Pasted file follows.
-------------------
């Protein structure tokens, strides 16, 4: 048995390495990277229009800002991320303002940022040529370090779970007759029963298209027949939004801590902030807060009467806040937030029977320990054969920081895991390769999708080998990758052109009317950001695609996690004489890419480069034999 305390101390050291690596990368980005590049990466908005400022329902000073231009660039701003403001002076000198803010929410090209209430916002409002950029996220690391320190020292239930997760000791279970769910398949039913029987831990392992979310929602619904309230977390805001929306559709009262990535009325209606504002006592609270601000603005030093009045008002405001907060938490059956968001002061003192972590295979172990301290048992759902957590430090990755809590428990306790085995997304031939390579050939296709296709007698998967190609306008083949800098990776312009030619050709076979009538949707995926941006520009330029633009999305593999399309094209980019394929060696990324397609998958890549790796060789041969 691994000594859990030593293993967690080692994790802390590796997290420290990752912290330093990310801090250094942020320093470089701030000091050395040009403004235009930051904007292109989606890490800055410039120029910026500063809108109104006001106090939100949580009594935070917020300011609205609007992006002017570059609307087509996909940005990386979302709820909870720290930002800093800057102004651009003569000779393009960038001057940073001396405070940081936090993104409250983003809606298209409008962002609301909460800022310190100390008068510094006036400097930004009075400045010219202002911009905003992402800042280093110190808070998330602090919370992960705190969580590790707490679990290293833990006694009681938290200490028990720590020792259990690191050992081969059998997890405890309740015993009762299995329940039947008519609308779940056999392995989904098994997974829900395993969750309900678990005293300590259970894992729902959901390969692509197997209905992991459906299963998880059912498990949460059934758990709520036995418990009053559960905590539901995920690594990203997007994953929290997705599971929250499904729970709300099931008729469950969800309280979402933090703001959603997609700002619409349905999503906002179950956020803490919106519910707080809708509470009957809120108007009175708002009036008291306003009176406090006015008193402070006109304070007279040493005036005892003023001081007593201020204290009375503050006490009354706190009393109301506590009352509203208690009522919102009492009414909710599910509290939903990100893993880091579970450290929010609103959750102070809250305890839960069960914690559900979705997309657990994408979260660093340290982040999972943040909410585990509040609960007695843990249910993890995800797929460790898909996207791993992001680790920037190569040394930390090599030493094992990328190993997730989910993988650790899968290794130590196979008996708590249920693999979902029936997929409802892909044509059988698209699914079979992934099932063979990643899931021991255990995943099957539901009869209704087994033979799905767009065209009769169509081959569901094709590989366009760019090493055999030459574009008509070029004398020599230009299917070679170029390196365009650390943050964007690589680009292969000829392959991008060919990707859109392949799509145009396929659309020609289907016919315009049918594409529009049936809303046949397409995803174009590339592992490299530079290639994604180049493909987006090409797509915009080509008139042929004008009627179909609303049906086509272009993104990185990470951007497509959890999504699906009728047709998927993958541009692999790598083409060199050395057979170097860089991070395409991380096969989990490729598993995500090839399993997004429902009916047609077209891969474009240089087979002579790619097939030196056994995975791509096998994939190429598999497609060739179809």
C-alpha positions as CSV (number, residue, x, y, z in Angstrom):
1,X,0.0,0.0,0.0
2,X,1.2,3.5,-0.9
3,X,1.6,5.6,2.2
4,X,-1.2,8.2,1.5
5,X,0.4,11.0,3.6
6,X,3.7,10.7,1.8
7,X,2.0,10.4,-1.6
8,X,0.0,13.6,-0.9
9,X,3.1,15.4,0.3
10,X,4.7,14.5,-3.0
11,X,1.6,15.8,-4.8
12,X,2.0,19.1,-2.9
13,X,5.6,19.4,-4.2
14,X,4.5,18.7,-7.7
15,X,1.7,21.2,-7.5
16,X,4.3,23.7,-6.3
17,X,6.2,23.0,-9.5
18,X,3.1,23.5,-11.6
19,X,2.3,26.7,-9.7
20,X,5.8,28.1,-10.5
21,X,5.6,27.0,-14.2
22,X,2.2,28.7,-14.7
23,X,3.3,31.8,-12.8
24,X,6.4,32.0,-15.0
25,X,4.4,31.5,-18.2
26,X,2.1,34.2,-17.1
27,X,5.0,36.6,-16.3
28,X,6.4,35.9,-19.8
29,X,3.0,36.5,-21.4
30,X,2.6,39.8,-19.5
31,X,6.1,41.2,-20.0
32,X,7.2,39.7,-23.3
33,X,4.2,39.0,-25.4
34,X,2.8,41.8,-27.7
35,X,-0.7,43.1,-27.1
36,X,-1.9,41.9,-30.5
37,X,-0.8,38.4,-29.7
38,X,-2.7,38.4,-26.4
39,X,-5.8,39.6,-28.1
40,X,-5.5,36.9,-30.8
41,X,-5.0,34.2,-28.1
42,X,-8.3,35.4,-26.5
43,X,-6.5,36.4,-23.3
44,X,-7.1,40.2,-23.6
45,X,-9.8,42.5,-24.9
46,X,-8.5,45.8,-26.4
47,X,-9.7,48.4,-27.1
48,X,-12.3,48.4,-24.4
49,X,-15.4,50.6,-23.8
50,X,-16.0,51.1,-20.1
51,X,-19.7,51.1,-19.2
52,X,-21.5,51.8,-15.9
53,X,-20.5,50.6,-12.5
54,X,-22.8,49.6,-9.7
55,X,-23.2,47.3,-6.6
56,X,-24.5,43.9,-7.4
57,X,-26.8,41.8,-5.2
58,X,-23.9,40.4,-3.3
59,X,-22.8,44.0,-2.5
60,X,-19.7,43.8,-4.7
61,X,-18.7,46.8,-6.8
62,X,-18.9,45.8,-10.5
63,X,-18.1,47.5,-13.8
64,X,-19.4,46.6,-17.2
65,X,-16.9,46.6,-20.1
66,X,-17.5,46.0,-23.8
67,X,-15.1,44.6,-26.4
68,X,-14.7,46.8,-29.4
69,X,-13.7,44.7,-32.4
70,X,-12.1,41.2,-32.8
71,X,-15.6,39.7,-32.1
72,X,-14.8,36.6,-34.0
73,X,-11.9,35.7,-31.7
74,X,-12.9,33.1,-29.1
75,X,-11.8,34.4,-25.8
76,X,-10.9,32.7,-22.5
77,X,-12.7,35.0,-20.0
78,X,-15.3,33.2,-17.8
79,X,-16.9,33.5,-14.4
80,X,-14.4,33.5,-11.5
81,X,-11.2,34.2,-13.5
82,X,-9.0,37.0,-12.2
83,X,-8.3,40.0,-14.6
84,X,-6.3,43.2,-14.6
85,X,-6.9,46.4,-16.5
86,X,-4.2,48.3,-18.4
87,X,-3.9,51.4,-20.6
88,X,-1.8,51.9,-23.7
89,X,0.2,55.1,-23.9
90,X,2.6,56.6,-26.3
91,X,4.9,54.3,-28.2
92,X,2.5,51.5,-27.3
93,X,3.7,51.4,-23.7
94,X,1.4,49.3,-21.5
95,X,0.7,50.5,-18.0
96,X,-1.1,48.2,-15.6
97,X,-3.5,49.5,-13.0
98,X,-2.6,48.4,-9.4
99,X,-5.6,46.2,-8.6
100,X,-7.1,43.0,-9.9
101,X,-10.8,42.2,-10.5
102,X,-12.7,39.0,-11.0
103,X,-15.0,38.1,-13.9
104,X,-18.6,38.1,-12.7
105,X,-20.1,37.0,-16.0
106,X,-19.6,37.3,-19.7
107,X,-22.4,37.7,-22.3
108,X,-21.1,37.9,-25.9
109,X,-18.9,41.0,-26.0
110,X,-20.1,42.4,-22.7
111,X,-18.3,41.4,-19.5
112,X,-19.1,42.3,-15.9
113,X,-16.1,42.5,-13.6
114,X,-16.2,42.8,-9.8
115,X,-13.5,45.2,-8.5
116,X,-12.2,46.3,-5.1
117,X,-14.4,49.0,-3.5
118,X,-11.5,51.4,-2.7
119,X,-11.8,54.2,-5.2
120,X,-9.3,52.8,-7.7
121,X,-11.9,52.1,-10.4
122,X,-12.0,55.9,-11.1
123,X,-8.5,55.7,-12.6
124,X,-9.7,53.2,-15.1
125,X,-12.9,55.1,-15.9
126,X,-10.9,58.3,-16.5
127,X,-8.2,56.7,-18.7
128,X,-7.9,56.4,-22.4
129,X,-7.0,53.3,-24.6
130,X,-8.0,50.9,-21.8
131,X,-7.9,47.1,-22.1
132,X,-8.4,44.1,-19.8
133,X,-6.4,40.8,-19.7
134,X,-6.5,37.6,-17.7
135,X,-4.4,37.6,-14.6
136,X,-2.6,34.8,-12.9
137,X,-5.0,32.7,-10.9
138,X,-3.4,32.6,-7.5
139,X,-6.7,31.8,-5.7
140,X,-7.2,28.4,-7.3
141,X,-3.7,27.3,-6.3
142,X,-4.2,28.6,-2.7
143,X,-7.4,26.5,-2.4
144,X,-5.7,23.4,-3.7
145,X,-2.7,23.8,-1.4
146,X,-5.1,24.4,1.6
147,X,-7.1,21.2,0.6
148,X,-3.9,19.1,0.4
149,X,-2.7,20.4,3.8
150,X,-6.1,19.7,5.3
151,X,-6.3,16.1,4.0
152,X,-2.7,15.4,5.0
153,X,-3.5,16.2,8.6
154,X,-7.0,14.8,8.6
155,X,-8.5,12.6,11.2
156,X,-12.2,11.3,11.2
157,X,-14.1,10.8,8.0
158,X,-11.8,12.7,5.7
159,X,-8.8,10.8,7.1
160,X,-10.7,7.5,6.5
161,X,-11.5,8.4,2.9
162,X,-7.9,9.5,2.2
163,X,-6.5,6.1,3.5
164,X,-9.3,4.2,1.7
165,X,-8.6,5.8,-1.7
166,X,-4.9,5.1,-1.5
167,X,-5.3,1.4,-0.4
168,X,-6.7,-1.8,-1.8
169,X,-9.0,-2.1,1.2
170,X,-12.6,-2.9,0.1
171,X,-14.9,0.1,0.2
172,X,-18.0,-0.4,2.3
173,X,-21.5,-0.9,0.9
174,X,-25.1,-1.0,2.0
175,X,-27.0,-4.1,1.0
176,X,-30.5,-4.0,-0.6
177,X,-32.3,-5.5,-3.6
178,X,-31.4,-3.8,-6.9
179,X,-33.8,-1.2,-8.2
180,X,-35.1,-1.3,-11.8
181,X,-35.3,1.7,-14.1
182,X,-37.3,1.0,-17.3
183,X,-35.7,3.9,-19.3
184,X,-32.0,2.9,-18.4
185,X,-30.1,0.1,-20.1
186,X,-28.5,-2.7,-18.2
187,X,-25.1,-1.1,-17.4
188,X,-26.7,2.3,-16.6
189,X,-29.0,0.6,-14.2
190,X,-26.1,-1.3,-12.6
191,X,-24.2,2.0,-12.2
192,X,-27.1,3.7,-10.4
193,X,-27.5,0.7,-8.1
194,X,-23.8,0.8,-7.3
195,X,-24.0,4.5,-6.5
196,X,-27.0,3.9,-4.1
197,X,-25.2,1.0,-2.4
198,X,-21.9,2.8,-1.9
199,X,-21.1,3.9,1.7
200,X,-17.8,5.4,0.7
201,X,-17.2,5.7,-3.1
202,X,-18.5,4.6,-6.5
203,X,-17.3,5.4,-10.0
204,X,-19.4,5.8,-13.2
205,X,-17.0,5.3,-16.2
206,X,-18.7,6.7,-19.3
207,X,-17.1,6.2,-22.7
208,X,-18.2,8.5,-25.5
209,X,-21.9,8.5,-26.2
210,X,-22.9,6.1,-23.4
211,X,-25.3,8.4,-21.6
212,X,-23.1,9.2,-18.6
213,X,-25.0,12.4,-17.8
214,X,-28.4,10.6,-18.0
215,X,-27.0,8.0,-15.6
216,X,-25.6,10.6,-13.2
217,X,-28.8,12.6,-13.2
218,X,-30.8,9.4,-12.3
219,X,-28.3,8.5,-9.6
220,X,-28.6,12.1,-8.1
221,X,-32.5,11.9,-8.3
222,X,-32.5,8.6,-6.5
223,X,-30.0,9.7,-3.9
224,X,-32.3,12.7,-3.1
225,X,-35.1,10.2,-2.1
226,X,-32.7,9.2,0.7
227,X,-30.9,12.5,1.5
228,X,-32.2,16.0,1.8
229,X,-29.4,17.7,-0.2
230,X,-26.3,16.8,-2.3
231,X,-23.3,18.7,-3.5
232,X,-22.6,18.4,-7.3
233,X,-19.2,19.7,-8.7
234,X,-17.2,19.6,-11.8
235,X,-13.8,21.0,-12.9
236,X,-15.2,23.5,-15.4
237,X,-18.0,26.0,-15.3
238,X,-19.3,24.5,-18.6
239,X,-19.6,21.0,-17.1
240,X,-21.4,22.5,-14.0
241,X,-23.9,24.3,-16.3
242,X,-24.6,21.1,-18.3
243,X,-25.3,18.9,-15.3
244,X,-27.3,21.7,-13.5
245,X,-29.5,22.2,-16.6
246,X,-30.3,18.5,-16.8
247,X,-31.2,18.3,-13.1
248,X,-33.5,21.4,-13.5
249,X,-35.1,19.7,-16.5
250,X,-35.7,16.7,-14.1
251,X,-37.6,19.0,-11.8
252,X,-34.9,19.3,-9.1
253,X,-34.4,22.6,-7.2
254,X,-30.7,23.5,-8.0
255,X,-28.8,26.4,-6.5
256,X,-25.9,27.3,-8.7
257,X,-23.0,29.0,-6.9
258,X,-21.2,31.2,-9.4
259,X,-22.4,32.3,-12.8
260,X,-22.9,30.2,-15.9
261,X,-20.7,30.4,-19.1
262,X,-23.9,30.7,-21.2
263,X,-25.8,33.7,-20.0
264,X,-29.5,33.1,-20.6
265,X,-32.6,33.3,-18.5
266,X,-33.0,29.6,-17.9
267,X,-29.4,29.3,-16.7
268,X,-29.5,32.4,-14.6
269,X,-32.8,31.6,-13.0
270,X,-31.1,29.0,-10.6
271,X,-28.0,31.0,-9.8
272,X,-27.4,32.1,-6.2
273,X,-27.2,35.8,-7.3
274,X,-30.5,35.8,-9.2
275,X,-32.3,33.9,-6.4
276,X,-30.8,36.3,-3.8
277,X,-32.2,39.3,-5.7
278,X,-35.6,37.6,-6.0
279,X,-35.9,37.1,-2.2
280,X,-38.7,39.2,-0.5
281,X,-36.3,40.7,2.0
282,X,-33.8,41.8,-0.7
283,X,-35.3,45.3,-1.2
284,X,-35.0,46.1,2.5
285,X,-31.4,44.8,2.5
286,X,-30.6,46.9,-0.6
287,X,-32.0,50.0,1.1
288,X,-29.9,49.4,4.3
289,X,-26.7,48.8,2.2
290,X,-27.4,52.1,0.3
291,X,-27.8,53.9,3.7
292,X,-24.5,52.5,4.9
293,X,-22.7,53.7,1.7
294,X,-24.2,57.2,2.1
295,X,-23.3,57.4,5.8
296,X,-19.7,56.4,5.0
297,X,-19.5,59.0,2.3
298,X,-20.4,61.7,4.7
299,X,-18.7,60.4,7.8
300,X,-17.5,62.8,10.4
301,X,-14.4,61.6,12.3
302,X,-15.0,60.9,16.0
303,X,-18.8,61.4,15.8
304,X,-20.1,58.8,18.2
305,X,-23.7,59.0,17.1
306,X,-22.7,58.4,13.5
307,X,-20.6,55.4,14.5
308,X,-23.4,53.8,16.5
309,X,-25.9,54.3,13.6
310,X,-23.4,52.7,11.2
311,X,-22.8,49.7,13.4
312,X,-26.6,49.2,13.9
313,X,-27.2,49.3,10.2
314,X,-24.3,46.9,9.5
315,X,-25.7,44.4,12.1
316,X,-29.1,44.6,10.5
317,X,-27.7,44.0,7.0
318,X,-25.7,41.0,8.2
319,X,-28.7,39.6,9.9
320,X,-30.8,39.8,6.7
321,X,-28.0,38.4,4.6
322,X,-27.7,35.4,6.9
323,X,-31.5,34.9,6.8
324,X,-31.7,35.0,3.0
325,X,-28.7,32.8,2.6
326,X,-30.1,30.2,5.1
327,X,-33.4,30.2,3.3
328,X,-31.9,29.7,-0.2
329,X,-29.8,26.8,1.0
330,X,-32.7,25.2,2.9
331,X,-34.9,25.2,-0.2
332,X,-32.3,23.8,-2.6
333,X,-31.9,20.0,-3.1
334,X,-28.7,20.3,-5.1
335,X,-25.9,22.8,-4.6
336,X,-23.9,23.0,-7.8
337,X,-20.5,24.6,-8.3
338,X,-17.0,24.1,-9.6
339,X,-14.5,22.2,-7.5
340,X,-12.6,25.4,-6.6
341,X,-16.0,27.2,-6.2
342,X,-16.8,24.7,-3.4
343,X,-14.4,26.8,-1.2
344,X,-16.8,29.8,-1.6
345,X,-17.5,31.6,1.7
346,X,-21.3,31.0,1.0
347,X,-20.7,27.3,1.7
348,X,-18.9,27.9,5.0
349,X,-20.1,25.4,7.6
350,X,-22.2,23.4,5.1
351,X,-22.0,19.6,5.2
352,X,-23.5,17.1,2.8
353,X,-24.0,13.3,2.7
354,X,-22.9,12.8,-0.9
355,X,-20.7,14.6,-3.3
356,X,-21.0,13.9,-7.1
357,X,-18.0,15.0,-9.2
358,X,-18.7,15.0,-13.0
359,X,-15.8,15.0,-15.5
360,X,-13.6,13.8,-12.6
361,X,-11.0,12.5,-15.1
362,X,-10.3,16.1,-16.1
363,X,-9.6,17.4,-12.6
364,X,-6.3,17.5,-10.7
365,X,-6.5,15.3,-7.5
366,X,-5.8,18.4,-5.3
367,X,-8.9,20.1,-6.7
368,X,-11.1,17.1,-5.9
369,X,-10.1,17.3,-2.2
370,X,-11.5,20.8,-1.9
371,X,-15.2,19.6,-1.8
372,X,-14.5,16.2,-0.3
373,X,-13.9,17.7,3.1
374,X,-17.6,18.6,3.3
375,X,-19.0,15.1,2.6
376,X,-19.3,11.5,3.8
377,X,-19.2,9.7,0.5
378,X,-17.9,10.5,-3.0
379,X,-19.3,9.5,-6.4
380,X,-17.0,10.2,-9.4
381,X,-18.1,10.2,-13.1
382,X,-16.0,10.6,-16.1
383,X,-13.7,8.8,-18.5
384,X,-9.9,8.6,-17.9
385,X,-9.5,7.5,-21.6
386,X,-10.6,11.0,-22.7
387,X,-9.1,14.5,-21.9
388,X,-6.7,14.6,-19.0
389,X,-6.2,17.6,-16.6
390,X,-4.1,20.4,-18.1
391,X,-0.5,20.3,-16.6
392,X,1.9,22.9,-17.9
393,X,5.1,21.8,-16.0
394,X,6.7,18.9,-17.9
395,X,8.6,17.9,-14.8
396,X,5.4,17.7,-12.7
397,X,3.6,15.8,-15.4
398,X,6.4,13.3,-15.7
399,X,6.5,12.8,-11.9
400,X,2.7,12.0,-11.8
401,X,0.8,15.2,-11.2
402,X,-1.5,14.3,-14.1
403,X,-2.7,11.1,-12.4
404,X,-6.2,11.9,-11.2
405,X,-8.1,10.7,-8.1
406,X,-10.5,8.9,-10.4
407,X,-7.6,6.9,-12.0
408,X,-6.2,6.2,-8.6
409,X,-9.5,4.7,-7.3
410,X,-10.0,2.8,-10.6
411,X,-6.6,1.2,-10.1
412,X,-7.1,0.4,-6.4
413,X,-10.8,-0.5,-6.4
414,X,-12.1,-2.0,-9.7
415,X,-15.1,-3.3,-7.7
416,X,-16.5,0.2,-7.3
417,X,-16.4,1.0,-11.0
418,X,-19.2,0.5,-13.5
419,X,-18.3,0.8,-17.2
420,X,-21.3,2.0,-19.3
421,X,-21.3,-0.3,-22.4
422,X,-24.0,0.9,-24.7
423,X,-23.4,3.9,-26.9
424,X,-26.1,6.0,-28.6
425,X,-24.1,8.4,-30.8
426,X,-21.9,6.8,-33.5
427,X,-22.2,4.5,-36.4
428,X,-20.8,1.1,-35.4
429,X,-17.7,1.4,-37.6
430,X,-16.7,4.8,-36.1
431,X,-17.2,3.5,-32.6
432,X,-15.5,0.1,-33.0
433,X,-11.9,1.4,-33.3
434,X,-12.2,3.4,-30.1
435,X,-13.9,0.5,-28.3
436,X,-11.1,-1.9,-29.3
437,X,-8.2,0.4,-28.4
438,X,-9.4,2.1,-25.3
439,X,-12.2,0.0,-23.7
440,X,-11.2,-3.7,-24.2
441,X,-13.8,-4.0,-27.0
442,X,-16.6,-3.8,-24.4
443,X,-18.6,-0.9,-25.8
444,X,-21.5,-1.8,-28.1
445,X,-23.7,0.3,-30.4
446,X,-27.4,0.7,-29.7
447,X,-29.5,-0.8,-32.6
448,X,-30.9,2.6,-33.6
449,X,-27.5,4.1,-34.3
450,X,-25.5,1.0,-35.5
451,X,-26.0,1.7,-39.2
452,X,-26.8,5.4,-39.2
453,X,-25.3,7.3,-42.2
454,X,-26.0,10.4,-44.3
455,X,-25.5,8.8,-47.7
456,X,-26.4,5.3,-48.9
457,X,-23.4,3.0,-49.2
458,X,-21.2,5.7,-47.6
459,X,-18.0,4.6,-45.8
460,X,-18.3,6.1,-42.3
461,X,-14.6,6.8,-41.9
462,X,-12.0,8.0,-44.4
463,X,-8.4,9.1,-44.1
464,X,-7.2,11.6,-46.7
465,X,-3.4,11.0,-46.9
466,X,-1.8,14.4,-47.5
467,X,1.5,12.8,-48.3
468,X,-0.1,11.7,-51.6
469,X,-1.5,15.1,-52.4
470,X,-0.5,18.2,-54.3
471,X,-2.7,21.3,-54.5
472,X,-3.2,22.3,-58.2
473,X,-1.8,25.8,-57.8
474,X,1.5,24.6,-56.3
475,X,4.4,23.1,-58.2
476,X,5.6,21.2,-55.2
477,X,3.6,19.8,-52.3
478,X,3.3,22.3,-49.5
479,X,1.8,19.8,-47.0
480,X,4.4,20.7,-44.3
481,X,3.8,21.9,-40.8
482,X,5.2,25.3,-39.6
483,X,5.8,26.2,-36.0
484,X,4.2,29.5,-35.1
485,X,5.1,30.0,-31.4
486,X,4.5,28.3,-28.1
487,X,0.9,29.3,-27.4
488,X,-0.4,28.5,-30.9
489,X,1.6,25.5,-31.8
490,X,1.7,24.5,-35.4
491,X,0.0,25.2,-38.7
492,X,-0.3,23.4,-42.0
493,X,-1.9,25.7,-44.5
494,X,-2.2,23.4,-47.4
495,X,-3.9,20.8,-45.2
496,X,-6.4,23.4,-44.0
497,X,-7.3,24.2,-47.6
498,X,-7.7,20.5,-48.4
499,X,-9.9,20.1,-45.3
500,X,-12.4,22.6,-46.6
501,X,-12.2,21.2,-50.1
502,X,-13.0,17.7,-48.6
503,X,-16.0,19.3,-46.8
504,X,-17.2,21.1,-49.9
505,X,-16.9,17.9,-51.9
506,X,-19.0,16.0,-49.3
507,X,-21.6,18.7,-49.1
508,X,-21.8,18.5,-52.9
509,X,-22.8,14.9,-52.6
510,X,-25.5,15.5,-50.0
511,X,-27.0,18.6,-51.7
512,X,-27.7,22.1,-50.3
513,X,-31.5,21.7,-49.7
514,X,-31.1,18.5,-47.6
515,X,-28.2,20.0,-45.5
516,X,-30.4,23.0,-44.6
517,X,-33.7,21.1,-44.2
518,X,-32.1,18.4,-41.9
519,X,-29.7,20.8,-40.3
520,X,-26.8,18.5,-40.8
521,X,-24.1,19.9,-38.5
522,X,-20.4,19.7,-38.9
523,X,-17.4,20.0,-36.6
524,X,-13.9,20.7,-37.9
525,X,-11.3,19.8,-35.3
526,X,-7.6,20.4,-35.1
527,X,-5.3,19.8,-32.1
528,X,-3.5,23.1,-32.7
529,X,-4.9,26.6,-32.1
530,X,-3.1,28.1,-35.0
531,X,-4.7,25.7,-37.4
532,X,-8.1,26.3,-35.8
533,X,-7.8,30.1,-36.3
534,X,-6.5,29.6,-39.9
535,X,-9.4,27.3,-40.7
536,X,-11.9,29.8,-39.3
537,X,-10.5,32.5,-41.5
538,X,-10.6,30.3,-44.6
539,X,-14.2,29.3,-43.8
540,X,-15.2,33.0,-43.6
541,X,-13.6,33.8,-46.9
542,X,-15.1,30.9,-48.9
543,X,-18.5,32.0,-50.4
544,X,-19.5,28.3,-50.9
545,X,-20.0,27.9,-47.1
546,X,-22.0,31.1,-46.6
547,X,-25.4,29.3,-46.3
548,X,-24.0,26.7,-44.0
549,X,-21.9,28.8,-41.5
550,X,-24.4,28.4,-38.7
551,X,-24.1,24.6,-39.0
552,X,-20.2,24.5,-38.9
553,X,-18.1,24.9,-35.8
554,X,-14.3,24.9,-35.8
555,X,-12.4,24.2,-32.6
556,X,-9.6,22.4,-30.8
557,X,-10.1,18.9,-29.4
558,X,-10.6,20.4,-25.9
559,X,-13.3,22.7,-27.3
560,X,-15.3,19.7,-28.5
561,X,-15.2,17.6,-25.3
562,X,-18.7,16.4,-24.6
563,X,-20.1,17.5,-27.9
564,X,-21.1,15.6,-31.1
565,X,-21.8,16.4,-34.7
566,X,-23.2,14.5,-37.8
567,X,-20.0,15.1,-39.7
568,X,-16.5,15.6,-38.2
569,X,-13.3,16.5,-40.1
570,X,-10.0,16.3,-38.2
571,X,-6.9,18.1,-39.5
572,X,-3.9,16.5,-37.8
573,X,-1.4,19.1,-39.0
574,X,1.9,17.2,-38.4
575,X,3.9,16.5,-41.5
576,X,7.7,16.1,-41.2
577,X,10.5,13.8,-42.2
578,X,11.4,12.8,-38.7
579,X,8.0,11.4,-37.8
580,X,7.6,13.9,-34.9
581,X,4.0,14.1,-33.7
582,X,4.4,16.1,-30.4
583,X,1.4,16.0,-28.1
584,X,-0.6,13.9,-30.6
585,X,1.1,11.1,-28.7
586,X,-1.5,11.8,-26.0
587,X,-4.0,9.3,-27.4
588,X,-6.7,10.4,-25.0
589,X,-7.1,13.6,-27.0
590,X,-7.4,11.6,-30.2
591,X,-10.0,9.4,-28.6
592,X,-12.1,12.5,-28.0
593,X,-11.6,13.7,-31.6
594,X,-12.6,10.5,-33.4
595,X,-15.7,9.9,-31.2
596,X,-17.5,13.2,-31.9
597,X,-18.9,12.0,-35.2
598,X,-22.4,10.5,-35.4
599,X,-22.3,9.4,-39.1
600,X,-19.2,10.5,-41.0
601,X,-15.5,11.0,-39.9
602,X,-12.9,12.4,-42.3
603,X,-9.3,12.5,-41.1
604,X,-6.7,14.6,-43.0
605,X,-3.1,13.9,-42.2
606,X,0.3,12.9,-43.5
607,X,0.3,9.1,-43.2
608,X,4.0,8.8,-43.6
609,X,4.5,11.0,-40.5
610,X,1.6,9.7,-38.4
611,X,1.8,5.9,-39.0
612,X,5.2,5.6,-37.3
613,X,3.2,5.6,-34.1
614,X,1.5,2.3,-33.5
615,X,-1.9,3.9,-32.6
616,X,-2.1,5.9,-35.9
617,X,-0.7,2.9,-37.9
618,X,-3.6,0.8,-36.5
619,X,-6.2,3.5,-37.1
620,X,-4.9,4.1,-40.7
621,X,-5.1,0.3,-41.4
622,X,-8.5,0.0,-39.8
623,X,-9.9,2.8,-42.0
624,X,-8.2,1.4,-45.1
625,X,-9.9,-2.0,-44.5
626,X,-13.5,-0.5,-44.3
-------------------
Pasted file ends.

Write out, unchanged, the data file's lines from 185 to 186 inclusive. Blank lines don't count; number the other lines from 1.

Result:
183,X,-35.7,3.9,-19.3
184,X,-32.0,2.9,-18.4